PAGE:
Decoding obesity in the brainstem

Every meal you sit down to makes an impression, with foods filed away as something delicious to be sought out again, or to be avoided in disgust if we associate the flavor with gut malaise.

How this decision is made turns out to be so fundamental to our wellbeing—determining what foods to seek and avoid—that the signals are coordinated within the most primitive parts of our brains, the brain stem or hindbrain. This brain region also helps us decide when we are “full” and should stop eating.

To date, scientists interested in how and why people gain weight and the diseases that can result from overeating and obesity have focused on a part of the brain called the hypothalamus, following discoveries of two intertwined systems that play important roles in controlling energy balance, the leptin and melanocortin systems.

A paper in the journal Nature Metabolism looks outside this brain region and reviews the various brain pathways that meet in the brain stem to control feeding behavior, using a technique that offers an unbiased look at the neurons involved.

“Everything the hypothalamus does ends up converging in the brainstem. The brain stem is super important in the control of feeding because it takes all sorts of information from your gut, including whether the stomach is distended and whether nutrients have been ingested, and integrates this with information from the hypothalamus about nutritional needs before passing it all on to the rhythmic pattern generators that control food intake,” said the senior author.

The recent review builds on recent findings in mice from the lab that revealed the existence of two different food intake-suppressing brain stem circuits- one that causes nausea and disgust, and one that does not.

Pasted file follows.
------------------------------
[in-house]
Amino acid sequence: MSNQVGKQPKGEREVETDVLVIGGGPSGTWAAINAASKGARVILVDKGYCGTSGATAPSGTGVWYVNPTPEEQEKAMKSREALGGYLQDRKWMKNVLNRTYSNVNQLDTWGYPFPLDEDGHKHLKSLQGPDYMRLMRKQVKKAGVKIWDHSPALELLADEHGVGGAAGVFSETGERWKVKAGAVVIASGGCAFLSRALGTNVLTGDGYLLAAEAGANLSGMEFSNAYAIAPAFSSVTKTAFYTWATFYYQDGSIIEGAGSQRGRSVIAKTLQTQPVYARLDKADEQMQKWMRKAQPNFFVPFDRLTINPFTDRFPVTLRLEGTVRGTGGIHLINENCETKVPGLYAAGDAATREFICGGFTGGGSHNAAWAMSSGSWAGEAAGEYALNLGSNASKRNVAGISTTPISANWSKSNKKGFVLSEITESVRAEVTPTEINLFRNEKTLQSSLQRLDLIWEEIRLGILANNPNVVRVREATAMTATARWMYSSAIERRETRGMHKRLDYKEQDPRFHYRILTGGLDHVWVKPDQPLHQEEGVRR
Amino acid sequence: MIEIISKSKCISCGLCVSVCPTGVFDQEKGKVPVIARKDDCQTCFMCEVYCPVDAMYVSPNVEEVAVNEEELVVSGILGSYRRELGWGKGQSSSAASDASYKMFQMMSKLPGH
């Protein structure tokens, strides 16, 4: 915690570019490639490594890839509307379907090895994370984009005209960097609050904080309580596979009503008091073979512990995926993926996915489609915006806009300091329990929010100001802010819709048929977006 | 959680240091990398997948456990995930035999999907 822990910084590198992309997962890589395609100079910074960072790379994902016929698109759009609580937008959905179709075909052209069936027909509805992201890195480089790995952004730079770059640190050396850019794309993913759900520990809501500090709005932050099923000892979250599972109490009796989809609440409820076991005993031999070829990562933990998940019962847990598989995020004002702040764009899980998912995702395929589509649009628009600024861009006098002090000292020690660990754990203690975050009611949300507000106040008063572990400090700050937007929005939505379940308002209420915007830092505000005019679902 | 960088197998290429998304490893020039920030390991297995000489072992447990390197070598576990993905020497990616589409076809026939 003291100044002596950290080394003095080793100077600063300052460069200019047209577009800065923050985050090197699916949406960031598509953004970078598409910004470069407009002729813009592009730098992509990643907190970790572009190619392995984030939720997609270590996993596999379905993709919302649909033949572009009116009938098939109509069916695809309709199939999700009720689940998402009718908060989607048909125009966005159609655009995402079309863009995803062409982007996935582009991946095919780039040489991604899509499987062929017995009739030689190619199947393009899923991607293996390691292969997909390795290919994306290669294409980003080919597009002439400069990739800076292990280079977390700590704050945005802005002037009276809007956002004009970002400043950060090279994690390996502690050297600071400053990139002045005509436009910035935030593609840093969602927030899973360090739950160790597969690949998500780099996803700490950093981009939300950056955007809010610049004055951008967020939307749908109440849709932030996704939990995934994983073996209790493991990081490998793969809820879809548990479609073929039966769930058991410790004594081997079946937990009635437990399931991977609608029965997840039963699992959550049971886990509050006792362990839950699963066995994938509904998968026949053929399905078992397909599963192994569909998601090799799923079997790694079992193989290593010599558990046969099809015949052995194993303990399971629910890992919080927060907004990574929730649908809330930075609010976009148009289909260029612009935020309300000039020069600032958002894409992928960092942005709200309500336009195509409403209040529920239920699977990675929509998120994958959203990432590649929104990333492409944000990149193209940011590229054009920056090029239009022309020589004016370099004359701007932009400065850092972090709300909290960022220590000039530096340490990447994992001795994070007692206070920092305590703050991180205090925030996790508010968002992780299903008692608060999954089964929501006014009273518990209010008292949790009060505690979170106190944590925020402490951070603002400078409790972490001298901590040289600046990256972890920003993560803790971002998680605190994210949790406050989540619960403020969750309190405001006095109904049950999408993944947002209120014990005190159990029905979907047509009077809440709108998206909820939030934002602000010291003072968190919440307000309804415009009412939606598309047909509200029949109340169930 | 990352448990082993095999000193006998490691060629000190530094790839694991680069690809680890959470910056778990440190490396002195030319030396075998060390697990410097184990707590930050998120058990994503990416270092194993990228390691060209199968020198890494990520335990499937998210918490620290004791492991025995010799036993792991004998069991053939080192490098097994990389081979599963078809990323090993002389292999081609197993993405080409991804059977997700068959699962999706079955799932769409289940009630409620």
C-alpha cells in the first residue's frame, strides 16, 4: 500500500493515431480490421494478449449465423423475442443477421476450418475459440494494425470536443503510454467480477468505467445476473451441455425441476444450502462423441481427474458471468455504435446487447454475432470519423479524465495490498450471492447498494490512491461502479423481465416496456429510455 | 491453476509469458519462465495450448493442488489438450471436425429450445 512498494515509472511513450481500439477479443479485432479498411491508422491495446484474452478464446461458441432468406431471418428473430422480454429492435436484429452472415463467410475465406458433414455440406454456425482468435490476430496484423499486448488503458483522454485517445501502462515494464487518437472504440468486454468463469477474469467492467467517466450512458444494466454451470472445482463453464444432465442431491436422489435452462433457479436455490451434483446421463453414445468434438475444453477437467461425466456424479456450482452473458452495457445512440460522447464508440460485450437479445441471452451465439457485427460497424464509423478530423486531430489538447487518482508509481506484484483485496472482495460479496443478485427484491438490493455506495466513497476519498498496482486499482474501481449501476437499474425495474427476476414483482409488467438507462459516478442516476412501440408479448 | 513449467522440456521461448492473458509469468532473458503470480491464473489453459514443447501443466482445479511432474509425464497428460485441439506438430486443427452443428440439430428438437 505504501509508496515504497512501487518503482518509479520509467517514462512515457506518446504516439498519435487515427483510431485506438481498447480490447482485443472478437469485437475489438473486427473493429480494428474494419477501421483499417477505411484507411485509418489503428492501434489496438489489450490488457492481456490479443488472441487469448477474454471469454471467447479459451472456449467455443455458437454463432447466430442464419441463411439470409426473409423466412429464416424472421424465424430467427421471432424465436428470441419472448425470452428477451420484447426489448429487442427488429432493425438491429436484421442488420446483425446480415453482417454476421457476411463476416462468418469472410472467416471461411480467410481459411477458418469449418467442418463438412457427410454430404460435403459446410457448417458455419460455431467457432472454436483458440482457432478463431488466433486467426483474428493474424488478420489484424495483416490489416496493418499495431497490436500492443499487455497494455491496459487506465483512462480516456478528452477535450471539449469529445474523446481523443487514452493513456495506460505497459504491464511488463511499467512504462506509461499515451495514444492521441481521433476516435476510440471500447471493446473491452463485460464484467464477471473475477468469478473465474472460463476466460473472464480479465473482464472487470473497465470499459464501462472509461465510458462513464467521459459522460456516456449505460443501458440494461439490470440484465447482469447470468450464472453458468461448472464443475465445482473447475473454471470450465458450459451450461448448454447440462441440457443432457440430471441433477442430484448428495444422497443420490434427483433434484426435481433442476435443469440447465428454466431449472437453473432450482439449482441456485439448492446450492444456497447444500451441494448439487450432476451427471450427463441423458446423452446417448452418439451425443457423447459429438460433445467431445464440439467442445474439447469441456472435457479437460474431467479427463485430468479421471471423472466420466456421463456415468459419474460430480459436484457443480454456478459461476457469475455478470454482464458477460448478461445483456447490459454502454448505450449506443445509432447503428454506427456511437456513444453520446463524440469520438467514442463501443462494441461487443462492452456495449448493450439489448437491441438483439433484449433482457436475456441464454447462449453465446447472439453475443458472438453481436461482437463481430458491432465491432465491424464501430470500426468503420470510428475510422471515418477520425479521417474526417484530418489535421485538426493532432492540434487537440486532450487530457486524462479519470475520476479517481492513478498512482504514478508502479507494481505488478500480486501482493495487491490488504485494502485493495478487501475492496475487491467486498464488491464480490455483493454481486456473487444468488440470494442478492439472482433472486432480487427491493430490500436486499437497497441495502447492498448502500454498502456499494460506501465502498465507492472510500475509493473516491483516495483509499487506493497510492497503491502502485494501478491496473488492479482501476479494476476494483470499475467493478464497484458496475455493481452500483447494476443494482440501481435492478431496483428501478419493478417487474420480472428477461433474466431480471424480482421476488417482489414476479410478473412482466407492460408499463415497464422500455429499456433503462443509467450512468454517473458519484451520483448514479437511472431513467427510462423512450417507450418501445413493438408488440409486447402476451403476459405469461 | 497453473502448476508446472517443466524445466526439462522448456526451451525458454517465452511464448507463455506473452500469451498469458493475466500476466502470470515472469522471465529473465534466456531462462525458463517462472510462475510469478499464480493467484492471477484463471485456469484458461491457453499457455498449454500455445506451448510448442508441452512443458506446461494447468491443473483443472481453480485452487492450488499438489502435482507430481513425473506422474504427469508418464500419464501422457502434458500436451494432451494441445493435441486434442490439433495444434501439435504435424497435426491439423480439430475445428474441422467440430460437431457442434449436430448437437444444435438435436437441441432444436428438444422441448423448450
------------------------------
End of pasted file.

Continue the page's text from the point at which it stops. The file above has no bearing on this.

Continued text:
The new review paper integrates these findings with other recent discoveries to build a new model of brainstem neuronal circuits and how they control food intake and nausea.

“Taking all of this information together allows us to predict which set of neurons control this or that function,” said the senior author and notes that many of these cell populations are targets for new and effective anti-obesity drugs— for example, a class of drugs for diabetes called GLP1 receptor agonists that can lower blood sugar and help you eat less.

“There is a population of GLP1 neurons in the brain stem which, if you turn them on, will stop food intake but cause violent illness, but there may be another population of neurons that stops eating without making you feel badly.”

Having a detailed map of these neurons and understanding the effects of modifying these cell targets, the senior author explains, can assist in making drugs with fewer negative side effects.